Please use this identifier to cite or link to this item: http://hdl.handle.net/11707/1020
Title: A Descriptive Grammar of Jejara (Para Naga)
Authors: Barkman, Tiffany
Keywords: Jejara - Grammar
Tibeto-Burman Languages
Sino-tibetan Languages
Issue Date: 2014
Publisher: Payap University
Abstract: Jejara (Para Naga) is a Tibeto-Burman language whose speakers live in the Naga Hills of northwest Myanmar. This research is among the very first works published about the language. The linguistic situation in the region itself is also still so little known that any language classifications attempted are done so with disclaimers about the lack of comprehensive information. This thesis , therefore, contributes by beginning to fill in some of the lack of information. This thesis provides linguistic information about Jejara grammar from a basic linguistic theoretical perspective. After a brief overview of the Jejara phonological system and a few morphological processes, a description of the grammar of the language is provided. The grammar sketch covers the main features of Jejara. These are based on a set of texts produced by a native speaker, including personal narratives, role-plays of dialogues and descriptions of events in video clips and pictures. The grammatical description includes a presentation of grammatical categories and discussion on the noun phrase, its linear order and components. The simple clause form is looked at, along with unique forms such as locative and equative clauses. Observations about the verb complex have been laid out and clause types such as non-declarative forms are discussed along with comments on transitivity and causativity. Finally, structures which connect clauses to one another, both coordinating and subordinating, are discussed. Interesting characteristics of the language discovered include the overcounting numeral system which is in use until today. Another remarkable grammatical feature is the multiple functions of reduplication, including reduplication of verbs to vindicate imperfectivity. When the reduplicated forms are found preceding the matrix verb, they express the manner in which that verb is undertaken. When following the matrix, resultant state is indicated. The use of gender particles with in a noun phrase to further specify the head as well as resumptive pronouns which function as the second mention of a referent within a single clause are further unique features of the language. Areas exhibiting obvious need for further research include case marking particles and particles patterning clause-finally. In both cases the fine details of motivation for choosing certain particles over others or even over zero marking are not yet understood.(Para Naga) is a Tibeto-Burman language whose speakers live in the Naga Hills of northwest Myanmar. This research is among the very first works published about the language. The linguistic situation in the region itself is also still so little known that any language classifications attempted are done so with disclaimers about the lack of comprehensive information. This thesis , therefore, contributes by beginning to fill in some of the lack of information. This thesis provides linguistic information about Jejara grammar from a basic linguistic theoretical perspective. After a brief overview of the Jejara phonological system and a few morphological processes, a description of the grammar of the language is provided. The grammar sketch covers the main features of Jejara. These are based on a set of texts produced by a native speaker, including personal narratives, role-plays of dialogues and descriptions of events in video clips and pictures. The grammatical description includes a presentation of grammatical categories and discussion on the noun phrase, its linear order and components. The simple clause form is looked at, along with unique forms such as locative and equative clauses. Observations about the verb complex have been laid out and clause types such as non-declarative forms are discussed along with comments on transitivity and causativity. Finally, structures which connect clauses to one another, both coordinating and subordinating, are discussed. Interesting characteristics of the language discovered include the overcounting numeral system which is in use until today. Another remarkable grammatical feature is the multiple functions of reduplication, including reduplication of verbs to vindicate imperfectivity. When the reduplicated forms are found preceding the matrix verb, they express the manner in which that verb is undertaken. When following the matrix, resultant state is indicated. The use of gender particles with in a noun phrase to further specify the head as well as resumptive pronouns which function as the second mention of a referent within a single clause are further unique features of the language. Areas exhibiting obvious need for further research include case marking particles and particles patterning clause-finally. In both cases the fine details of motivation for choosing certain particles over others or even over zero marking are not yet understood.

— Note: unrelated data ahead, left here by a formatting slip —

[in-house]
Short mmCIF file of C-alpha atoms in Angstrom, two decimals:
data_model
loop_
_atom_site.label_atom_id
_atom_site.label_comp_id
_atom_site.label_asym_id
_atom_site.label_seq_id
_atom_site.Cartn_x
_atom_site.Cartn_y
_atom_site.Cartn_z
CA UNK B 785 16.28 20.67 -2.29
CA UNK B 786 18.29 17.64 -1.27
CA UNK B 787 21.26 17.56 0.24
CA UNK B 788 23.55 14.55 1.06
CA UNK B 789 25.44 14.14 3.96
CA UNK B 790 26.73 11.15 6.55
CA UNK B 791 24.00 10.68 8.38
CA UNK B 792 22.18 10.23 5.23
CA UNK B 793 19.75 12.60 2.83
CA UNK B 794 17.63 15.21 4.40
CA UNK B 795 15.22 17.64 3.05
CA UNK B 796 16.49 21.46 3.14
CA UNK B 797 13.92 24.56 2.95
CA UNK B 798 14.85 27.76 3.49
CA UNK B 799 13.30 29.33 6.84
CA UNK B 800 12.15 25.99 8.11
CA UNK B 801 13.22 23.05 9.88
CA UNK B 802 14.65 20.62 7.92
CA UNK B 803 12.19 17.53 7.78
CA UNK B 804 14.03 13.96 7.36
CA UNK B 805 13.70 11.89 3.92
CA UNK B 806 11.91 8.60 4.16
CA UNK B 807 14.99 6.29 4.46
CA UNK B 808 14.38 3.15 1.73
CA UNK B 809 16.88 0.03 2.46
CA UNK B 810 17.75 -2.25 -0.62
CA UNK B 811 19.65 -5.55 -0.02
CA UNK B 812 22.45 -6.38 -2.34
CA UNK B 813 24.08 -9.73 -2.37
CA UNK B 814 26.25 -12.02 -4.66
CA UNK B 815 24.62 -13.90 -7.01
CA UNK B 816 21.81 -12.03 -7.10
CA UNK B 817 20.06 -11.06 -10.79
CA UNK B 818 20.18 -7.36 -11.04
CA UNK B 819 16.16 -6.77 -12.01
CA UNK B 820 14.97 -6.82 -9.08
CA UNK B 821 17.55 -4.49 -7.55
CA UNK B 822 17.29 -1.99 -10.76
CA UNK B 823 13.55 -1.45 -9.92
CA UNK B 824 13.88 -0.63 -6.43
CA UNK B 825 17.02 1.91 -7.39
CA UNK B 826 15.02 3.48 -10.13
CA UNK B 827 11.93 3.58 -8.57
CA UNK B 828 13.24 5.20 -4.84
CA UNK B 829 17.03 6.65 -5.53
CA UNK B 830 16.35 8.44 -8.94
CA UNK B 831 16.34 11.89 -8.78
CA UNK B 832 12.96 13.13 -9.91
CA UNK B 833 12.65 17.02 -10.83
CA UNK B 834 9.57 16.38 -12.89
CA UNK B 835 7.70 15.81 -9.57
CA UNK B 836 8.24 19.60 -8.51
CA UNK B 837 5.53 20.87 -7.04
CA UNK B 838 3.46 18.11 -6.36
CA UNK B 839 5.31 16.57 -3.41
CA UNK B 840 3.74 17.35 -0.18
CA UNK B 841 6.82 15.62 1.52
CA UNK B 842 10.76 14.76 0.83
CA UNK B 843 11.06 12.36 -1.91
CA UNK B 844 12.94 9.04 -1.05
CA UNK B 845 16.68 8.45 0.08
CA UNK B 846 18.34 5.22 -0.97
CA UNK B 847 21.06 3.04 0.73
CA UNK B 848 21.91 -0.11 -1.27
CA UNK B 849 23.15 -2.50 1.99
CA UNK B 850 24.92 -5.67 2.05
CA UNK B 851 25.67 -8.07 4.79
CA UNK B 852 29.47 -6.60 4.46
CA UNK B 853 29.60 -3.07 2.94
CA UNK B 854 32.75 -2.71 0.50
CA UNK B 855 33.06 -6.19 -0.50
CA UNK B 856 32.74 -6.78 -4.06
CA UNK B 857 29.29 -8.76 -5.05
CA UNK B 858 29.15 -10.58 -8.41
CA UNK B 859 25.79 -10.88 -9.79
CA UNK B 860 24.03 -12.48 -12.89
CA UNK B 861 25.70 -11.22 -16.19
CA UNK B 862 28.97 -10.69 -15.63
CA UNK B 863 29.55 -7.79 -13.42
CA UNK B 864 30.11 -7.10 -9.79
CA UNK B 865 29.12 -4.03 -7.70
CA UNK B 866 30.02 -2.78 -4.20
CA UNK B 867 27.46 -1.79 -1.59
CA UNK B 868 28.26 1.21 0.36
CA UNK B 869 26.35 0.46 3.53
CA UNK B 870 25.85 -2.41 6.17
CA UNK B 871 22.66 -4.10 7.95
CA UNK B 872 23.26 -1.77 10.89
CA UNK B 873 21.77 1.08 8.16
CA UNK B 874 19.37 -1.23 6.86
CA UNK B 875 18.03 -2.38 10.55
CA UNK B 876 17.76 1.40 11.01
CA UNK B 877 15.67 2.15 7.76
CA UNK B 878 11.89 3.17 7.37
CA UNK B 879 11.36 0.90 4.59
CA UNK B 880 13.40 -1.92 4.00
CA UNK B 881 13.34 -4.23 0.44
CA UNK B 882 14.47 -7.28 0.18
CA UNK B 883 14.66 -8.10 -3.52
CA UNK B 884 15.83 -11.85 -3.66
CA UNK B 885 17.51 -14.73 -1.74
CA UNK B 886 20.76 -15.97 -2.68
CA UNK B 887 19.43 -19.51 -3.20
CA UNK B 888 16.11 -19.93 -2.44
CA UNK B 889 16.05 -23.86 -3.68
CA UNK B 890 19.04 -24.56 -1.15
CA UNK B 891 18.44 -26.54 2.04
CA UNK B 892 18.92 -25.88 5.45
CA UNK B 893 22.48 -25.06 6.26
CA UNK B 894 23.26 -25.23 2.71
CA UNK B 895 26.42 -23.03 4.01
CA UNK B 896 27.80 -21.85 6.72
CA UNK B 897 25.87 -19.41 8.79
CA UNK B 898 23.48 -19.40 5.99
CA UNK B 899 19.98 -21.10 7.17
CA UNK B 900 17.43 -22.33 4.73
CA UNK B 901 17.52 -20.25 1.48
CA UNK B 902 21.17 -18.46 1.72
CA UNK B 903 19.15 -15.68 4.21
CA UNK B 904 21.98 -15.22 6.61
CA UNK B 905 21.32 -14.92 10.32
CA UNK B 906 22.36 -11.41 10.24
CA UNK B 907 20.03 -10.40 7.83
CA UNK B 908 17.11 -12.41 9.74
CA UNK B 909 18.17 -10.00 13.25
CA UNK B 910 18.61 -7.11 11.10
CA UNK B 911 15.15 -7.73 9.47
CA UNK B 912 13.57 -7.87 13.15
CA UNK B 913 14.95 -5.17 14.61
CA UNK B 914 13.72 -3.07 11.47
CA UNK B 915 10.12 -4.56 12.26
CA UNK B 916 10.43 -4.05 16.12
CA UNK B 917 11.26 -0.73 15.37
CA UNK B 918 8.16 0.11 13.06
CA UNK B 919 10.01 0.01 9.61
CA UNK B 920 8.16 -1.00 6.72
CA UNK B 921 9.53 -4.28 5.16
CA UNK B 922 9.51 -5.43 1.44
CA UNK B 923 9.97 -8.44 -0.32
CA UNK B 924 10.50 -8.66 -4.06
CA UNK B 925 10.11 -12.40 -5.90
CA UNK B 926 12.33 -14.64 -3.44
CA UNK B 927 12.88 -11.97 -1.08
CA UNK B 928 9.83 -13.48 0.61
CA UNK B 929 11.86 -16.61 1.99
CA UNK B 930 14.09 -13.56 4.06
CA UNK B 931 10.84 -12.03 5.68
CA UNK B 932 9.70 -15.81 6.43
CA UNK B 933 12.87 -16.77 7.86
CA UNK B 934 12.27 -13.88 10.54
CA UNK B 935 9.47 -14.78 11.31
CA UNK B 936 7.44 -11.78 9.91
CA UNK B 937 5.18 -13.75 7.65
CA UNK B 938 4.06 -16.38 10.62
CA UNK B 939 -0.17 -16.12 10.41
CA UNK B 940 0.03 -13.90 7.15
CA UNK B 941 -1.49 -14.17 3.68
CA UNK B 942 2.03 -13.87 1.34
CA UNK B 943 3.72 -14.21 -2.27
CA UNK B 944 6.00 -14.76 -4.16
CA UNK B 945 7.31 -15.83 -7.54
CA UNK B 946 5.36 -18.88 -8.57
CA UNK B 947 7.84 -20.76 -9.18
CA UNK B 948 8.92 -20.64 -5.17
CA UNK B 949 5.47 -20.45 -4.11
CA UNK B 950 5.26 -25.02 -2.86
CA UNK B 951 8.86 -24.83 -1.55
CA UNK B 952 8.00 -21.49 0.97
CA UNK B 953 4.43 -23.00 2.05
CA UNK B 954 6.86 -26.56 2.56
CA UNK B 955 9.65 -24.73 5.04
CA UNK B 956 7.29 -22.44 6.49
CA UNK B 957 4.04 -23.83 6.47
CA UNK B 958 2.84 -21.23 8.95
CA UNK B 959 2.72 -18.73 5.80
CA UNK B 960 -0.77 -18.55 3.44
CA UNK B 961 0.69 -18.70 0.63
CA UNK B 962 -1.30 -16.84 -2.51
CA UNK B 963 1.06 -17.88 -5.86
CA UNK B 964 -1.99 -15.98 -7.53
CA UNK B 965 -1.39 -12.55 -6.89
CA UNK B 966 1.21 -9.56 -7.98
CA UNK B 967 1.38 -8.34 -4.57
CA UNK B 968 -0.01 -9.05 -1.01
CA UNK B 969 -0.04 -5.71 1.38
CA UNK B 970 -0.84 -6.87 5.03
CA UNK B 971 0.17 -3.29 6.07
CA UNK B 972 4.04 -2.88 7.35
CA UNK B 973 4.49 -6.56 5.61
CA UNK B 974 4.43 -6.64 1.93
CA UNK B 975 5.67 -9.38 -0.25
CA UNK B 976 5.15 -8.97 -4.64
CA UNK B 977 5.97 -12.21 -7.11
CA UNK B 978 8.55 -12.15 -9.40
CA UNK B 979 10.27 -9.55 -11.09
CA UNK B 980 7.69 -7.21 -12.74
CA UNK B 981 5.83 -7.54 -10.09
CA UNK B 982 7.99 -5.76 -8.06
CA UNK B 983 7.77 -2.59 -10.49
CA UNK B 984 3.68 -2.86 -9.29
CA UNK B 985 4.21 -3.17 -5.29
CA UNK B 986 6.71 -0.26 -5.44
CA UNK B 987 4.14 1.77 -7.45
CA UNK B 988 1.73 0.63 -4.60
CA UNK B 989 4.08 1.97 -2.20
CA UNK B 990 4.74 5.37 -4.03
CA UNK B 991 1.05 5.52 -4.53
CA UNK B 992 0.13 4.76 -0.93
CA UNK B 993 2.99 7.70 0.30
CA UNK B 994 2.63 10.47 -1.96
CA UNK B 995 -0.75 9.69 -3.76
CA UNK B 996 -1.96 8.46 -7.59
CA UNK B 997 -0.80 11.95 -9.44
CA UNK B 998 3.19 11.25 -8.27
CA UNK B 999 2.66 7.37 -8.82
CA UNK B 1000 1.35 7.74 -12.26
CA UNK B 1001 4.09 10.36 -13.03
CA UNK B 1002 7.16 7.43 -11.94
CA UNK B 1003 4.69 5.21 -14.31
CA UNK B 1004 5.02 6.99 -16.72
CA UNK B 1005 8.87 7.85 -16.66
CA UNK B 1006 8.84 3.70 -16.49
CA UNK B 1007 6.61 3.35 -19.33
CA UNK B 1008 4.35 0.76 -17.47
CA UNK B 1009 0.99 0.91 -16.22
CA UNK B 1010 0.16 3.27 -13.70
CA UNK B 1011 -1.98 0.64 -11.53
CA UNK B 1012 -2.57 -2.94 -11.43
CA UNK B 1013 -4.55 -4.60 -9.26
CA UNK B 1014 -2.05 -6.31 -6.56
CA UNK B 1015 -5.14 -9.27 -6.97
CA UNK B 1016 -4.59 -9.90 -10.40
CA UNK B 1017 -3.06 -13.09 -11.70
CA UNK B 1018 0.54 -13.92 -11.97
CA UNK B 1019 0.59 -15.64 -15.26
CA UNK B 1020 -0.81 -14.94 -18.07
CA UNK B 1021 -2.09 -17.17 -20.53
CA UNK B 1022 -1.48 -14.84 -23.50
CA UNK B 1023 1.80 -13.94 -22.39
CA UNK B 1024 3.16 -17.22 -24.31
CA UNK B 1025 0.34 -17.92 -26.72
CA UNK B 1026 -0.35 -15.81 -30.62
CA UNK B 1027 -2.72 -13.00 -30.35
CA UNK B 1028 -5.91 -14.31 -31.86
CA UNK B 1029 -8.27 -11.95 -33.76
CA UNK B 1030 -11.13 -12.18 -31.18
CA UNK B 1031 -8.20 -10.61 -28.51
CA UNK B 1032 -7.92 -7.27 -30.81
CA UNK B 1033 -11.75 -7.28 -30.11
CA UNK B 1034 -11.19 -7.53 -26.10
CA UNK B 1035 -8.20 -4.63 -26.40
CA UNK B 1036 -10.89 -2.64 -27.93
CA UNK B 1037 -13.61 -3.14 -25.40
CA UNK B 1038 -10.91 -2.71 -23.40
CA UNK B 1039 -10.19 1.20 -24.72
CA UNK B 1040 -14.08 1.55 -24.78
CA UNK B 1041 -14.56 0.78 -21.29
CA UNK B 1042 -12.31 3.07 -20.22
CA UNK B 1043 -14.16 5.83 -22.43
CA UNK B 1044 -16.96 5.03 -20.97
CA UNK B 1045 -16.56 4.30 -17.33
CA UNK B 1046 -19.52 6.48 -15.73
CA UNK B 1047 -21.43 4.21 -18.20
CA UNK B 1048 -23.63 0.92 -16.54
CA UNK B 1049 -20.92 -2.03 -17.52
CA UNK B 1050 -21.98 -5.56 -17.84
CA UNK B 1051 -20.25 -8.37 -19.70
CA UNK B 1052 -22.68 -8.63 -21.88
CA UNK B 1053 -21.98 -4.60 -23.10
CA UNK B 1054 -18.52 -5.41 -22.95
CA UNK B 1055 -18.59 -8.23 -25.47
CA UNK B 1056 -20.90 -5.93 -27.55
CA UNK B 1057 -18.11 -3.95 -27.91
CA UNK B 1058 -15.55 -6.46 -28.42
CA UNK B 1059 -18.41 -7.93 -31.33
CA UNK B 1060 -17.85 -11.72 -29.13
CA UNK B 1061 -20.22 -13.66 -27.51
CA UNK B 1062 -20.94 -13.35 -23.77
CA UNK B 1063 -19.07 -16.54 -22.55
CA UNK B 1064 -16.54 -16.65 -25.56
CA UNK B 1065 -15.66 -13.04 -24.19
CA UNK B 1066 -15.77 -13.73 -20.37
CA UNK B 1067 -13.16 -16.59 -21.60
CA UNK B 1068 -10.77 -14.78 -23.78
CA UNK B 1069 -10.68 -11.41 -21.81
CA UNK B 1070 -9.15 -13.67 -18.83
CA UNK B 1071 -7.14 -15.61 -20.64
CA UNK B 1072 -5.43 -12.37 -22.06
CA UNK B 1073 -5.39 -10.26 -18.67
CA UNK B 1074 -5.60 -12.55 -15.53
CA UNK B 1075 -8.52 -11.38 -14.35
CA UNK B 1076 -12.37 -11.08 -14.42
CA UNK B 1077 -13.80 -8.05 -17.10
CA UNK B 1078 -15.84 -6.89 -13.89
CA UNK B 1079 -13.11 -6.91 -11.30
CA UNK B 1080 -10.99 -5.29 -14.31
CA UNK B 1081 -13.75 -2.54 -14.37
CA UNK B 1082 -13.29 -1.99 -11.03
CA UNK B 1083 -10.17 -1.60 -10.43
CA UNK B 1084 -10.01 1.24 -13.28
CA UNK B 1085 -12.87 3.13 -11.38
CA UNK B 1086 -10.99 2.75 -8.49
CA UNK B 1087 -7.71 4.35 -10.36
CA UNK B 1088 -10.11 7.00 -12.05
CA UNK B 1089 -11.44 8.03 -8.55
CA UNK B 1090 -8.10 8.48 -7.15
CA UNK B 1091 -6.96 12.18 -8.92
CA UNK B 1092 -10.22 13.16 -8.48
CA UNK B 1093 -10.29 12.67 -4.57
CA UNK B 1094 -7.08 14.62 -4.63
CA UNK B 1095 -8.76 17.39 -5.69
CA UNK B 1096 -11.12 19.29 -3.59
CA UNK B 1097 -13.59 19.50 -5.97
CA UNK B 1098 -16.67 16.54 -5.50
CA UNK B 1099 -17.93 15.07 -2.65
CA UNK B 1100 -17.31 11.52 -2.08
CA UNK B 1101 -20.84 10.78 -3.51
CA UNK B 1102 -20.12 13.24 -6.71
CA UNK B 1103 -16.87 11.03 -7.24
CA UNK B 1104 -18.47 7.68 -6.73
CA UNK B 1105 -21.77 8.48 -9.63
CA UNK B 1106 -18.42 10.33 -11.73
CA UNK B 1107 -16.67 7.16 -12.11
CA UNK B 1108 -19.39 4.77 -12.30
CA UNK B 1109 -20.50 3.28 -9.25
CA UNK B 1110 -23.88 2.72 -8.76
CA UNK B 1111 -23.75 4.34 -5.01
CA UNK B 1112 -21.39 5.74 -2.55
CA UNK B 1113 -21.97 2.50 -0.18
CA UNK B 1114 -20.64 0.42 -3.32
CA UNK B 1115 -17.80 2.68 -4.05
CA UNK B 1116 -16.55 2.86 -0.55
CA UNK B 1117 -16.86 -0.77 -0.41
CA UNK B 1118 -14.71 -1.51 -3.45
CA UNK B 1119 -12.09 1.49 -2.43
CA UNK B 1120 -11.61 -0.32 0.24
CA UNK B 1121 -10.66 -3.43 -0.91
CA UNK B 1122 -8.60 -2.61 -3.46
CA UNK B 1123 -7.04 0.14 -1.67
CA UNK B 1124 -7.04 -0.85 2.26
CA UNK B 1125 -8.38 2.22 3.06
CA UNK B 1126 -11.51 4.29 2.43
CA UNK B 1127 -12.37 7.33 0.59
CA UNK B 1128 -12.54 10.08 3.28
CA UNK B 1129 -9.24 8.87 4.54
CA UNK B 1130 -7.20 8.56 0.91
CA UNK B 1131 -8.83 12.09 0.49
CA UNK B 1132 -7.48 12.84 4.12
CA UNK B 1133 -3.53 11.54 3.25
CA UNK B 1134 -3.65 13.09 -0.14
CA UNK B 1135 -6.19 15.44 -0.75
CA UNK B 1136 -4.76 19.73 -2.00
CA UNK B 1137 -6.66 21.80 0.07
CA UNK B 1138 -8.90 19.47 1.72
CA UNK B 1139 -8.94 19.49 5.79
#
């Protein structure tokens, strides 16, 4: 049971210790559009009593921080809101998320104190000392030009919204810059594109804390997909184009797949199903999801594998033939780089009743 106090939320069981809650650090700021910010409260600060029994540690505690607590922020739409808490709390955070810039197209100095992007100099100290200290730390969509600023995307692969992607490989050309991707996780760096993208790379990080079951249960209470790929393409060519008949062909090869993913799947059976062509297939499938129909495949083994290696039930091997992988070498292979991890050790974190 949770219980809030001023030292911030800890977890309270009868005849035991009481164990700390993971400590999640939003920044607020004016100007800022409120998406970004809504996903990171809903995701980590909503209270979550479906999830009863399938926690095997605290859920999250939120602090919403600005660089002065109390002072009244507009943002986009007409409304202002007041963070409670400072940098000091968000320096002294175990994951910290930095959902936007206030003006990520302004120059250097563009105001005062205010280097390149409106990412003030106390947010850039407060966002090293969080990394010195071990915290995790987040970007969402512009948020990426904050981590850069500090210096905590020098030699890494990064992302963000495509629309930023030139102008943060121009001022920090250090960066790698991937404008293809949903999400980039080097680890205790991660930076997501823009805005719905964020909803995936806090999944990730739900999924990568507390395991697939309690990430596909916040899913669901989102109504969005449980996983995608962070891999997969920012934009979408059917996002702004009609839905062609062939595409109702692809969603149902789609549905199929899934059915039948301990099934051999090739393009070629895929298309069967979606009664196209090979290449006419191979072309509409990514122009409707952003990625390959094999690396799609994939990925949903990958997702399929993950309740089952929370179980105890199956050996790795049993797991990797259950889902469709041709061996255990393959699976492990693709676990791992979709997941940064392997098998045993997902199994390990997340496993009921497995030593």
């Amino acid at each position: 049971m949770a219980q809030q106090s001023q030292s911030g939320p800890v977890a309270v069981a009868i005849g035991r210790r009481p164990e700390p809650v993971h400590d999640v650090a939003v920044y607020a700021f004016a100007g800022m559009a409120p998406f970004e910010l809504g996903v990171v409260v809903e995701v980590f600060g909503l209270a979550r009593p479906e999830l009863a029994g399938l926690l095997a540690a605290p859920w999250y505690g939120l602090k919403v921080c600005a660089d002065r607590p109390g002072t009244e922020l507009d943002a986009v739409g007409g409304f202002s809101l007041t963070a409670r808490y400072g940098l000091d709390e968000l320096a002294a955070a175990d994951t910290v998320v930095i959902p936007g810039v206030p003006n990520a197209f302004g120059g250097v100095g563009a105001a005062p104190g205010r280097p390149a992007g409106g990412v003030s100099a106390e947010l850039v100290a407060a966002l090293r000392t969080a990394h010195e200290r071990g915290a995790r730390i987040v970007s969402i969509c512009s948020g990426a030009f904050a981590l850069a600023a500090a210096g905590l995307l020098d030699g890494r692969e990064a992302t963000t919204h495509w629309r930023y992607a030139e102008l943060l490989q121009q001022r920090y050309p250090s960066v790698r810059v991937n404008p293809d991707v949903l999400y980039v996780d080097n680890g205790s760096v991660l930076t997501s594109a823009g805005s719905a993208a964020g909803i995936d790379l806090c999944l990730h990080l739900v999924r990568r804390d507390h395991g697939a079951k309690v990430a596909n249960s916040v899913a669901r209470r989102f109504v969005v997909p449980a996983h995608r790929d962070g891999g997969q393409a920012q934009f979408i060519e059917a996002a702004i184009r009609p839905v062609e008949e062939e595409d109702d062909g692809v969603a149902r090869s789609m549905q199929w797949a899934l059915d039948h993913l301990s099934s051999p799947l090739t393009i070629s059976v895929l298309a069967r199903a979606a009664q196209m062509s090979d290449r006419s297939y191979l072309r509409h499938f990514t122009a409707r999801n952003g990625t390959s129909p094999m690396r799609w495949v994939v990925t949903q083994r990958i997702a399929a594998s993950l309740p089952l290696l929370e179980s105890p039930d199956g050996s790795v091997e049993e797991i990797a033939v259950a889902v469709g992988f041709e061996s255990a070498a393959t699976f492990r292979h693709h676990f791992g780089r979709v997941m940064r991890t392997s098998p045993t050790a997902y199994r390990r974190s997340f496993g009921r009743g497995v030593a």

URI: http://hdl.handle.net/11707/1020
Appears in Collections:Grammars (restricted access)

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